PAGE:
1970 was their 1st vintage, kicking off the Super Tuscan regime. 80% sangiovese, with cabernet franc, cabernet sauvignon. Black cherry, upright structure, floral perfume, liquorice, black cocoa, concentration, and softer tannin – a bit downy. 90 points.
**Lamb with herbs, Korean steak, Parmigiano Reggiano

Chateau de Beaucastel 2008, Familie Perrin
Have used no chemicals for 60 years. Use all 13 grape varieties allowed in Chateauneuf-du-Pape for this blend (rare). Savoury, aged wood, tobacco, black cherry, leaf, stone. Very layered flavours, Amazing spice, cinnamon, black flowers, savoury spice, black cherry, strawberry, gamy, leaf, herbs, straight up structure, but tannins well integrated. Generous, surprisingly fresh acidity, benefit of the vintage = best of both worlds. 93 points
**Braised short ribs, beef stew, comforting foots

Valbuena 5° Ano 2010, Vega Sicilia
“Best vintage of Valbuena we’ve ever made” according to Vega Sicilia. Not released yet, we had a sneak preview. Tempranillo, merlot, cabernet sauvignon. Black plum, cedar wood spice, black perfumed flowers, Slightly gummy tannins, dense fruit, light eucalypt/branch notes and oak still present. Very young – long way to go. 89 points.
**Perfect steak wine. 28 day or 55 day – look for something with age.

Petit Mouton 2005, Mouton Rothschild
2nd label Petit invented 1930. Browning. Bretty as heck. Underneath, lovely dried raspberry perfume, cherry, leather, aged wood. Light floral vein, stone, cherry. Medium body, fine tannins, graceful and stately. 90 points
**Well aged lamb – like mutton. Or meat pie with fantastic pastry.

Reserva Real 2010, Bodegas Torres
The king of Spain was visiting the winery, and Torres knew he liked Bordeaux wine, so made a wine with those grapes: cabernet franc, cabernet sauvignon, merlot. Only 200 cases/year. Black fruit, anise, blackberry, branch, black fruit, stone and spice, eraser/dense graphite. Herbal note. Cigarette. Lovely freshness and structure. 91 points.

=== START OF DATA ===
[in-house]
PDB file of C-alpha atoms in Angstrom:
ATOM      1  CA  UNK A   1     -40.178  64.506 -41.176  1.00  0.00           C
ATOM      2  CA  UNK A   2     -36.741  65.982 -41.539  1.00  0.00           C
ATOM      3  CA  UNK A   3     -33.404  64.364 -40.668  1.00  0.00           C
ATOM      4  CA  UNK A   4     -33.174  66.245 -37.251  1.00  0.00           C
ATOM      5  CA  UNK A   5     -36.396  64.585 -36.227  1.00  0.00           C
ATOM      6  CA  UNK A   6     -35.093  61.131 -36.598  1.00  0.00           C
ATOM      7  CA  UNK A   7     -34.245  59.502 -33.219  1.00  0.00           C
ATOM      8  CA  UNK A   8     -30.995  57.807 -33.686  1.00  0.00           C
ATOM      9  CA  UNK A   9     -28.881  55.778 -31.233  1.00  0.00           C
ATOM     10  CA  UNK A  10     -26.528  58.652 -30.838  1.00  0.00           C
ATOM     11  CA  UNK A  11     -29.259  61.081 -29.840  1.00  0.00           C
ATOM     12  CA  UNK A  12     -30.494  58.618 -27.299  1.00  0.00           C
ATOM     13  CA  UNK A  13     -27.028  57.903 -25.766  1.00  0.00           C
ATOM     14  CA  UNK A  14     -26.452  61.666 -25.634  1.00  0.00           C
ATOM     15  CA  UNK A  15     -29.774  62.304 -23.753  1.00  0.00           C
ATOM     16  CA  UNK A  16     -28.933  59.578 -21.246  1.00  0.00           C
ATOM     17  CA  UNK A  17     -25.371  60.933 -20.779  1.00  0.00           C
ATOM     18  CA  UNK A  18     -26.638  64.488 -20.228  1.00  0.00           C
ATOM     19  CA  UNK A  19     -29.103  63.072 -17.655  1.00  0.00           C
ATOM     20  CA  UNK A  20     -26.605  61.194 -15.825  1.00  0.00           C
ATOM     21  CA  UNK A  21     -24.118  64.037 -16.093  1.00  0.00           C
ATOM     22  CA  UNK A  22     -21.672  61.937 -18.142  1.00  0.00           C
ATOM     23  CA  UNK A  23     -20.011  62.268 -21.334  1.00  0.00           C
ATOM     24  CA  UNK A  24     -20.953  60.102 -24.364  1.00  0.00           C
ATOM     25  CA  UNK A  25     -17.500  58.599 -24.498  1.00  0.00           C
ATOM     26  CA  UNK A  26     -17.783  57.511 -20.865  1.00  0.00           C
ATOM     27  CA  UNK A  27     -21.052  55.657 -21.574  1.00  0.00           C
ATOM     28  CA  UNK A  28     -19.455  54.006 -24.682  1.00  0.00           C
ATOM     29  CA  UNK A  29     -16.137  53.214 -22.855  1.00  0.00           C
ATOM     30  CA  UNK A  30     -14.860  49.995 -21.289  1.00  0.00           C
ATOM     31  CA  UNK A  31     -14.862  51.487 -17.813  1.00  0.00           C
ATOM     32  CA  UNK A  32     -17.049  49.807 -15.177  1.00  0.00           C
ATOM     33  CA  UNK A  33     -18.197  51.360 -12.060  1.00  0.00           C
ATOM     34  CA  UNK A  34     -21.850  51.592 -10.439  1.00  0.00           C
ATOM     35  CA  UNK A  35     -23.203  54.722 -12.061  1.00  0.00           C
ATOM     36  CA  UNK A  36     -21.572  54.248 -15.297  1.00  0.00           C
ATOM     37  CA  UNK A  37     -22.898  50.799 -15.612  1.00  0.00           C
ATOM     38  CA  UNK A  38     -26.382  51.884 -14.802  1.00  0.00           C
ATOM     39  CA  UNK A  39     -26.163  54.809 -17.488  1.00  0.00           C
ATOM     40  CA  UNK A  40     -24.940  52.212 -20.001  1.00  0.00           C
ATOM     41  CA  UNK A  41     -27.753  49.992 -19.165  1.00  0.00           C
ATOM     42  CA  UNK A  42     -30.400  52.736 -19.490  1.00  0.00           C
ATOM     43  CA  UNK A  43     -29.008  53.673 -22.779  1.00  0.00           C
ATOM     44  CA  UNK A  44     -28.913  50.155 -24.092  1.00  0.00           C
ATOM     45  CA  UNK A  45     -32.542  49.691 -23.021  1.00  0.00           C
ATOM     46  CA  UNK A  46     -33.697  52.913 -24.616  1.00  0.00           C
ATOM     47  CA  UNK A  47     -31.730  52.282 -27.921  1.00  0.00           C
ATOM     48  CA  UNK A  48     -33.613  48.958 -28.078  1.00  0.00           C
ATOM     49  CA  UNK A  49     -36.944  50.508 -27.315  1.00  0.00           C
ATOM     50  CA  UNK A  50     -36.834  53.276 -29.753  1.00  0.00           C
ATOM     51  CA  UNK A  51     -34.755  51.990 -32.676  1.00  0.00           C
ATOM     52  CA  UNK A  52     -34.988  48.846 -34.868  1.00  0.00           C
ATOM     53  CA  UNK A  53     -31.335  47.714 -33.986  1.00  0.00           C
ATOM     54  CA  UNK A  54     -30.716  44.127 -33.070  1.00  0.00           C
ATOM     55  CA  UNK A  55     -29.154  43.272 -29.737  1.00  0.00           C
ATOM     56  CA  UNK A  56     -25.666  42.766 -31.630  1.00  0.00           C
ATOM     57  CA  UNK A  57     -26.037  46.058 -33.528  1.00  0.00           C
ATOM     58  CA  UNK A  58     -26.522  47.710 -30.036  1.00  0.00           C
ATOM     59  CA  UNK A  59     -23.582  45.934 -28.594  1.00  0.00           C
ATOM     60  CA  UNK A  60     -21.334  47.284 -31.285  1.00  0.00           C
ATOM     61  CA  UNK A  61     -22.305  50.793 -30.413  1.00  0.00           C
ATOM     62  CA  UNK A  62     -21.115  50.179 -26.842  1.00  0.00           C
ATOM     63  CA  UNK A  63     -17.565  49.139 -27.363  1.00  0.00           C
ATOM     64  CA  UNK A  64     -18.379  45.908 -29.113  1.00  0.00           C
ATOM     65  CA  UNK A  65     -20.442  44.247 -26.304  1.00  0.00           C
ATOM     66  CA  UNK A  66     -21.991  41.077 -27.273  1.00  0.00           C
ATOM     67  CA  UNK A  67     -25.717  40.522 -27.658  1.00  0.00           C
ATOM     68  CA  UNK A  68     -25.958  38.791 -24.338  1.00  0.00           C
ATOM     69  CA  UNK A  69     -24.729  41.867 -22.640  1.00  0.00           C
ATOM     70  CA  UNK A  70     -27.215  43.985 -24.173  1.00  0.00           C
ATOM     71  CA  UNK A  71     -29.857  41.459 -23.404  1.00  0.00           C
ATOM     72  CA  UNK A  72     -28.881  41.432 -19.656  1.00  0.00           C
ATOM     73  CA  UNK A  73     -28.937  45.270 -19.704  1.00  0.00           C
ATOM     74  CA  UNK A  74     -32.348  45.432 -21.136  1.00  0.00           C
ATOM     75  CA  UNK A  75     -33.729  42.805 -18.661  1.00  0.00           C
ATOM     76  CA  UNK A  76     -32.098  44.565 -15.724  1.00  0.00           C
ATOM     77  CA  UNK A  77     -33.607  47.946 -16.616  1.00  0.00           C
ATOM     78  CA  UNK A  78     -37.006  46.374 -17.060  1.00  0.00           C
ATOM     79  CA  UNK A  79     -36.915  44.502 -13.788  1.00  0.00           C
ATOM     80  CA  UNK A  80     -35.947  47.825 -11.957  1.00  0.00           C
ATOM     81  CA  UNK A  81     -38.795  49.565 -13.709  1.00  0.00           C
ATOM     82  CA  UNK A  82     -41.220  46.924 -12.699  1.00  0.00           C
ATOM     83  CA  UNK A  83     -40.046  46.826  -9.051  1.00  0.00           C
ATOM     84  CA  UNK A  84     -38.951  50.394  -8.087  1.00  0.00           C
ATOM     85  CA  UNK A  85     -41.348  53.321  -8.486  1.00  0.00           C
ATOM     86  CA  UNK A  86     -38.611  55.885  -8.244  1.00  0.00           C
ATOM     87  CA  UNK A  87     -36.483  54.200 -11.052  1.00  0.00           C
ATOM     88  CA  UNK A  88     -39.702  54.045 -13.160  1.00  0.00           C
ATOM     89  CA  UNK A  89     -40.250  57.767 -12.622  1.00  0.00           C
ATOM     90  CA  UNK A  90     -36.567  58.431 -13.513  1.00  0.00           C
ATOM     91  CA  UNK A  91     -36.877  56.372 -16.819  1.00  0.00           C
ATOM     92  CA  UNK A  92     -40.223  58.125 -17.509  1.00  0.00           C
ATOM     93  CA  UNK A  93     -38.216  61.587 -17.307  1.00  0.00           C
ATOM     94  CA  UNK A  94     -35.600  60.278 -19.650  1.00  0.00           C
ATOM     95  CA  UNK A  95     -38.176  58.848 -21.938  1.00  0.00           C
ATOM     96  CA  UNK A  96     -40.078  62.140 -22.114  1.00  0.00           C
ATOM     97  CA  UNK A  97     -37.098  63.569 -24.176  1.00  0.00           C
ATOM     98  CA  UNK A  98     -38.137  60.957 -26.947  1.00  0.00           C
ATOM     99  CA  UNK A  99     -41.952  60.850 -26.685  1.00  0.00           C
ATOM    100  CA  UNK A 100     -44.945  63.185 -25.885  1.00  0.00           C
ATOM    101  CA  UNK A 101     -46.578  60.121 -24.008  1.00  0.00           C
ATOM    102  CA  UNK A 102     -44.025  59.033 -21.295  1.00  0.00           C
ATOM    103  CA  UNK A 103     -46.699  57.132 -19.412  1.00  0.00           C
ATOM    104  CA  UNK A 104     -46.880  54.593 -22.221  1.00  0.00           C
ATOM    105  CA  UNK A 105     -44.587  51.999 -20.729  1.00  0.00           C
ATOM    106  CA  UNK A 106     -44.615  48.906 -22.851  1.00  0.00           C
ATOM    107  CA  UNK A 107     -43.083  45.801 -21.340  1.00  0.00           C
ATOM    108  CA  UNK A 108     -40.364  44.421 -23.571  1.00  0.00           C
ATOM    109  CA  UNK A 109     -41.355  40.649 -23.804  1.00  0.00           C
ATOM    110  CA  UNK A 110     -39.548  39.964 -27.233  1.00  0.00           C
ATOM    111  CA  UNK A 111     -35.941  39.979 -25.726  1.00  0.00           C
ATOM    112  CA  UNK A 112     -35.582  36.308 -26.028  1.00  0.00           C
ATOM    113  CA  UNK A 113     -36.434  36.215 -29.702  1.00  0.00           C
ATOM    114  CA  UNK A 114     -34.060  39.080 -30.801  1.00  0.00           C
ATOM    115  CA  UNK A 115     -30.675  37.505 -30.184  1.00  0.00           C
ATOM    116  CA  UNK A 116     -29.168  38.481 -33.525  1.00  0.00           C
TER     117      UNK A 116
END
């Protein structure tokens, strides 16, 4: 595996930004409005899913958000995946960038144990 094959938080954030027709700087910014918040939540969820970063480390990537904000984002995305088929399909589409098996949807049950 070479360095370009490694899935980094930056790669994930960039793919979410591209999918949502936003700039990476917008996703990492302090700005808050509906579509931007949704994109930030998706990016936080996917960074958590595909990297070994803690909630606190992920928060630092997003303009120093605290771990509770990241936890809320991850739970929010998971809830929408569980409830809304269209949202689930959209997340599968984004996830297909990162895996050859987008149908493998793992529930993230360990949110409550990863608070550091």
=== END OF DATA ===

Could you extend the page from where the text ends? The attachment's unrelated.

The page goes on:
**Butterflied herbed leg of lamb, Portobello mushrooms grilled with garlic, a high quality, gourmet meat burger.

Gewurztraminer Vendage Tardive 2007, Hugel & Fils
Sweet wines are 2% of production, yet are the flagship wines of the house. Light golden hue, honeysuckle, pear, honey, roses, great stony spice, apricot, hugely concentrated. Sweetness tempered by stone, acid. 91 points.
**Blue cheese, warm beignet with apricot chutney/dip.

Dow’s 2000 Vintage Port, Symington Family Estate
Ink, black cassis, tar, very concentrated black fruit, caramelized sugar, vanilla, black peppery spice. Grippy tannins starting to loosen. Still much power and fresh finesse. Drinkable now. Great length. 91 points.
**Single squares of beautiful, single origin chocolate.

17:15 h. “Cook with wine”, by Manuel Martínez, chef owner of the Parisian restaurant Le Relais Louis XIII. 2* Michelin.

Martínez demonstrated the difference between making a sauce with wine incorporated, and one without – for the entire room to taste and judge.

Live demonstration that showed wine added in at the end is clumsy and disjointed. One with wine reduced in cooking, followed by fresh wine that hasn’t been boiled and then incorporated in proved much more finessed, smooth. Proof in the pudding.

17:45 h. “False wines enemies”, by Ferran Centelles, elBulli sommelier 2000-2011 and www.jancisrobinson.com contributor.

Sitting down to a pairing session with one of the best somms in the world was both insightful and a reality check. Fantastic advice to not let tradition rule your pairing decisions.

Artichokes, eggs and acid are considered for many as the most difficult and challenging food for a successful wine pairing. We tasted through a line up of different white and red wines with flavour pairings (acid, egg, artichoke) and proved that certain long-held assumptions (vinegar kills everything) wasn’t necessarily the case. A great exercise to remind us to question everything, and not take any pairing principle for granted.

Debunking wine and food pairing myths

Debunking wine and food pairing myths

18:15 h. “End of geographical boundaries of taste”, by François Chartier, “Créateur d’harmonies”; Daniel Ovadía, chef owner of Paxia (Mexico); Vineet Bhatia, chef owner of Rasoi (London); and Stéphane Modat, chef of Champlain Restaurant (Canada).